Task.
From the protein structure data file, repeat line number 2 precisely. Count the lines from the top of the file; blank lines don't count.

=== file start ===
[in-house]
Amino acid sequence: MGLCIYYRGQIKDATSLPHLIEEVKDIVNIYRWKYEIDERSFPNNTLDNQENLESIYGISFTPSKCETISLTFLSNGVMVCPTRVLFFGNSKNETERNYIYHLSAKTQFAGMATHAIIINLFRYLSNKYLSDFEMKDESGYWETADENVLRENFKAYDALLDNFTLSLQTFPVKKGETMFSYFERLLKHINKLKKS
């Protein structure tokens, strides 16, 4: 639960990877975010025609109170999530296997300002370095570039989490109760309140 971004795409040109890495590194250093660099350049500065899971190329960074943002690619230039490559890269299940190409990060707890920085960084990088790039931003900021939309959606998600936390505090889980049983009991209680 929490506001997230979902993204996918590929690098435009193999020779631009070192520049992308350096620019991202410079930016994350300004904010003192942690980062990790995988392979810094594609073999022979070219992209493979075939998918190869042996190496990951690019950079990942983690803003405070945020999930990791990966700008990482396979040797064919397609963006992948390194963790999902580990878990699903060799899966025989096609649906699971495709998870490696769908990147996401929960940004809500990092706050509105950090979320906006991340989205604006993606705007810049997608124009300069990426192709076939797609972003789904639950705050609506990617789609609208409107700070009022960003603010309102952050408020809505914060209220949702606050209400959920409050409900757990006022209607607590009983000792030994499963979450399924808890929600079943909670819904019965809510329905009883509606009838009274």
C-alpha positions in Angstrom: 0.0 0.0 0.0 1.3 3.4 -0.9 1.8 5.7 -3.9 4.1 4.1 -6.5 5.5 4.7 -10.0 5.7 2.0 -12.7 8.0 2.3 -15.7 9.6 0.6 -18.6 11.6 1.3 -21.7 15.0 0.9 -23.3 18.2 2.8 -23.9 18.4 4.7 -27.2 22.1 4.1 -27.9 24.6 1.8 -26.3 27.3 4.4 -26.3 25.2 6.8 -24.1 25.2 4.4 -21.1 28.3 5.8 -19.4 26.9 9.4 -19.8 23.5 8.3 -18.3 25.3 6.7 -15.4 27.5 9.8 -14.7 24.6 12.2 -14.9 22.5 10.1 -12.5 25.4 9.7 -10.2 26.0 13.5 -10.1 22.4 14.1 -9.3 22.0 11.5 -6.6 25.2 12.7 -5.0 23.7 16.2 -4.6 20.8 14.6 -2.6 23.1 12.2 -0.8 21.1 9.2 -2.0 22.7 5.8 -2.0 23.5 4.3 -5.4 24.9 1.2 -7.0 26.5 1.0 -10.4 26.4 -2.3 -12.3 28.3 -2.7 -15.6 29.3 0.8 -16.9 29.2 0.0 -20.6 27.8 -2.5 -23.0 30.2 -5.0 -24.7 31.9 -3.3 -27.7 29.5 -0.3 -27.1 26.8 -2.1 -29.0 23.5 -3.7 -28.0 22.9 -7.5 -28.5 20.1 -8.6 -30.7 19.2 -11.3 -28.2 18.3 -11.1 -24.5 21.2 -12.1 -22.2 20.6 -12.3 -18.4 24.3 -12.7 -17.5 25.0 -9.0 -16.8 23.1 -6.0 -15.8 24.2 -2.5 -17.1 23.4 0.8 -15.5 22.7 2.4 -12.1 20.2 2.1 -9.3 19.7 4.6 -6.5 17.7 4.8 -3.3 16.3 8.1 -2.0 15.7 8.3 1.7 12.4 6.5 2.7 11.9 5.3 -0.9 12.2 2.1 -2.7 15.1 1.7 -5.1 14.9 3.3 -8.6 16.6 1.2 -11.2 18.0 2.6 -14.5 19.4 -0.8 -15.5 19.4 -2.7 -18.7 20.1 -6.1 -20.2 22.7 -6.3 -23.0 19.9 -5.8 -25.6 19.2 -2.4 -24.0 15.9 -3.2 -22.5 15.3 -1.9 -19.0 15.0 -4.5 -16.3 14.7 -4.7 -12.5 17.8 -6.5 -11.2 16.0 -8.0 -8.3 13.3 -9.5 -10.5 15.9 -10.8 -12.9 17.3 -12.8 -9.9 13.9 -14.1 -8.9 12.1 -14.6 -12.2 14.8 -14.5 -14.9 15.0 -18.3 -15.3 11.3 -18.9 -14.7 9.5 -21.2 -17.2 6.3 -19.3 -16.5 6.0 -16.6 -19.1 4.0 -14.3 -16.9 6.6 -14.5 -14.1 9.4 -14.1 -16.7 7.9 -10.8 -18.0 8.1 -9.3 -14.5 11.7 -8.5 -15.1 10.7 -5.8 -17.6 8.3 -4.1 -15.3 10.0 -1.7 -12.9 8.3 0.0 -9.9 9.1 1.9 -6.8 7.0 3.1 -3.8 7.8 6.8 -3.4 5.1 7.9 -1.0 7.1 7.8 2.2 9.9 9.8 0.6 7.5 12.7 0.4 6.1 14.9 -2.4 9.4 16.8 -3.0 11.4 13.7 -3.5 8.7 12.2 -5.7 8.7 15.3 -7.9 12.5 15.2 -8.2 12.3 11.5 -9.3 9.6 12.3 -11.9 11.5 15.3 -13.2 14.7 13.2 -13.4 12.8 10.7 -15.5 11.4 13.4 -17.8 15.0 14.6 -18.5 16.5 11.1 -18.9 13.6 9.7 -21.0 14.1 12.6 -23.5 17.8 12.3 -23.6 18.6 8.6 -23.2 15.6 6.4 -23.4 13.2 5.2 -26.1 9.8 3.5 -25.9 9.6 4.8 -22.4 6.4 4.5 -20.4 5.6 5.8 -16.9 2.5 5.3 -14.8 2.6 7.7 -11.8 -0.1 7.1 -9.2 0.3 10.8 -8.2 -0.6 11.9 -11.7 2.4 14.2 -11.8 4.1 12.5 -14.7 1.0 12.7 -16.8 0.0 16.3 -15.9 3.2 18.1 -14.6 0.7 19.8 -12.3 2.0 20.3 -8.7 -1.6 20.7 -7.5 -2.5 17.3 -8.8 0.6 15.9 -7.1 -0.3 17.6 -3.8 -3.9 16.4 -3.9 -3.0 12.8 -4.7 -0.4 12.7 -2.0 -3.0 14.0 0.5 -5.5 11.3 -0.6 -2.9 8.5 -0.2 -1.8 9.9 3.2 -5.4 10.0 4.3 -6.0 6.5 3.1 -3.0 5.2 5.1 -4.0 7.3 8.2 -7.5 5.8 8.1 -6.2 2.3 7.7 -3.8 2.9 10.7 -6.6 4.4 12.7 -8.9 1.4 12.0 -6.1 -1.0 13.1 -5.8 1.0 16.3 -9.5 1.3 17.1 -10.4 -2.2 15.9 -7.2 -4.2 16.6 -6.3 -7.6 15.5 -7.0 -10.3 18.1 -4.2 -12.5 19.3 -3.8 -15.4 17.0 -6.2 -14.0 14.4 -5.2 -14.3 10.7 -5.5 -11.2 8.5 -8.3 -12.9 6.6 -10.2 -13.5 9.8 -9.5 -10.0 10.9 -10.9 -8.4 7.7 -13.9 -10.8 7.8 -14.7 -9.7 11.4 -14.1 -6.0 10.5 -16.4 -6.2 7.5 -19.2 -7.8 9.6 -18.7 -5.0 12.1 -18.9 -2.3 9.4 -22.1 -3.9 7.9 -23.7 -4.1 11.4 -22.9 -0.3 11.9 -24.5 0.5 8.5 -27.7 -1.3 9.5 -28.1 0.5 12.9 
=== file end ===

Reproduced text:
Amino acid sequence: MGLCIYYRGQIKDATSLPHLIEEVKDIVNIYRWKYEIDERSFPNNTLDNQENLESIYGISFTPSKCETISLTFLSNGVMVCPTRVLFFGNSKNETERNYIYHLSAKTQFAGMATHAIIINLFRYLSNKYLSDFEMKDESGYWETADENVLRENFKAYDALLDNFTLSLQTFPVKKGETMFSYFERLLKHINKLKKS